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Starts With A Bang

How the unstable muon could revolutionize experimental particle physics

Particle physics needs a new collider to supersede the Large Hadron Collider. Muons, not electrons or protons, might hold the key.
Standard Model
The Standard Model of particle physics accounts for three of the four forces (excepting gravity), the full suite of discovered particles, and all of their interactions. Whether there are additional particles and/or interactions that are discoverable with colliders we can build on Earth is a debatable subject, but there are still many puzzles that remain unanswered, such as the observed absence of baryon number violation, with the Standard Model in its current form.
Credit: Contemporary Physics Education Project/CPEP, DOE/NSF/LBNL
Key Takeaways
  • When it comes to particle colliders, electrons and protons each have limitations based on their properties.
  • Protons are composite particles, with energies divided among their components, while electrons are light, and emit radiation when you curve them in magnetic fields.
  • The muon, despite its inherently small lifetime of just 2.2 microseconds, might offer the best of both worlds, revealing the Universe as neither protons nor electrons can.

If you want to uncover all the particles that fundamentally exist, your best bet is to smash particles together, under controlled laboratory conditions at extremely high energies. Whenever two particles collide, they have to conserve both energy and momentum, as well as other quantum properties that have associated conservation laws. However, there’s often a freedom that comes along with any particular collision: the freedom to create new particles. So long as all the relevant conservation laws are obeyed, the only limit for what you can create is set by Einstein’s most famous equation: E = mc2.

The more energy you have available for particle creation, the greater your potential to discover new, unstable, and massive particles. This very technique — of smashing particles together, building a detector around the collision point, measuring what comes out, and reconstructing what it was that we created — has been the hallmark of accelerator physics for more than a half-century. Traditionally, these collisions have involved either electrons or protons, as well as (sometimes) their antiparticles.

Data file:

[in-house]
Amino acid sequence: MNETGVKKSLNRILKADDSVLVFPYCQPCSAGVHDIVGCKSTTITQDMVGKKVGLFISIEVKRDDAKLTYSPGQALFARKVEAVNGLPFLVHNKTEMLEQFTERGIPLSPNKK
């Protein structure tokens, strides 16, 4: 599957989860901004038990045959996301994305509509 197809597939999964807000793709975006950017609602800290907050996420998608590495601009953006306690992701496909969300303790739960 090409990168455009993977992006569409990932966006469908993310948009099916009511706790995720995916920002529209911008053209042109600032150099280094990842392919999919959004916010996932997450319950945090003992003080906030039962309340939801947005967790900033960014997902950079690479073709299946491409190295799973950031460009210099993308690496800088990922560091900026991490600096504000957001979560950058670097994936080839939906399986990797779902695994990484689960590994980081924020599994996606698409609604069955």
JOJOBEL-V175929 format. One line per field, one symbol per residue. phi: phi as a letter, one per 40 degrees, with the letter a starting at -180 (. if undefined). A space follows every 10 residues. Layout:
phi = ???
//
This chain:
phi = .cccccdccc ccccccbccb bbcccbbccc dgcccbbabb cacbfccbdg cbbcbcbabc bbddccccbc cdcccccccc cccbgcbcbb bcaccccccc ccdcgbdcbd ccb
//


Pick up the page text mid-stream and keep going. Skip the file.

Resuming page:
These are both great approaches, but they come with fundamental limitations. If we want to overcome them in some way, other than sheer brute force, a surprising candidate, the unstable muon, offers a possibility like no other. Here’s why.

The inside of the LHC, where protons pass each other at 299,792,455 m/s, just 3 m/s shy of the speed of light. Particle accelerators like the LHC consist of sections of accelerating cavities, where electric fields are applied to speed up the particles inside, as well as ring-bending portions, where magnetic fields are applied to direct the fast-moving particles towards either the next accelerating cavity or a collision point. (Credit: Maximilien Brice and Julien Marius Ordan, CERN)

How Particle Accelerators Work

At a very simple level, high-energy particle physics relies on two principles developed in the 1800s: how electric fields and magnetic fields affect charged particles.

  • When you apply an electric field to a charged particle, it accelerates that particle along the direction of the electric field, adding to its kinetic energy in the process.
  • When you apply a magnetic field to a charged particle, it accelerates that particle by keeping its speed the same, but changing its direction: perpendicular to both the magnetic field and the particle’s direction of motion.

Together, these principles allow you to build a particle accelerator in one of two ways. The first is the most straightforward: You can build a linear accelerator, where you start two particles at opposite ends of a long, straight track, accelerate them with electric fields, collimate them with magnetic fields, and cause them to collide at equal speeds, close to the speed of light, in opposite directions. A detector situated around the collision point can observe what comes out.

The particle tracks emanating from a high energy collision at the LHC in 2012 show the creation of many new particles. By building a sophisticated detector around the collision point of relativistic particles, the properties of what occurred and was created at the collision point can be reconstructed. (Credit: Panos Charitos/Wikimedia Commons user PCharito)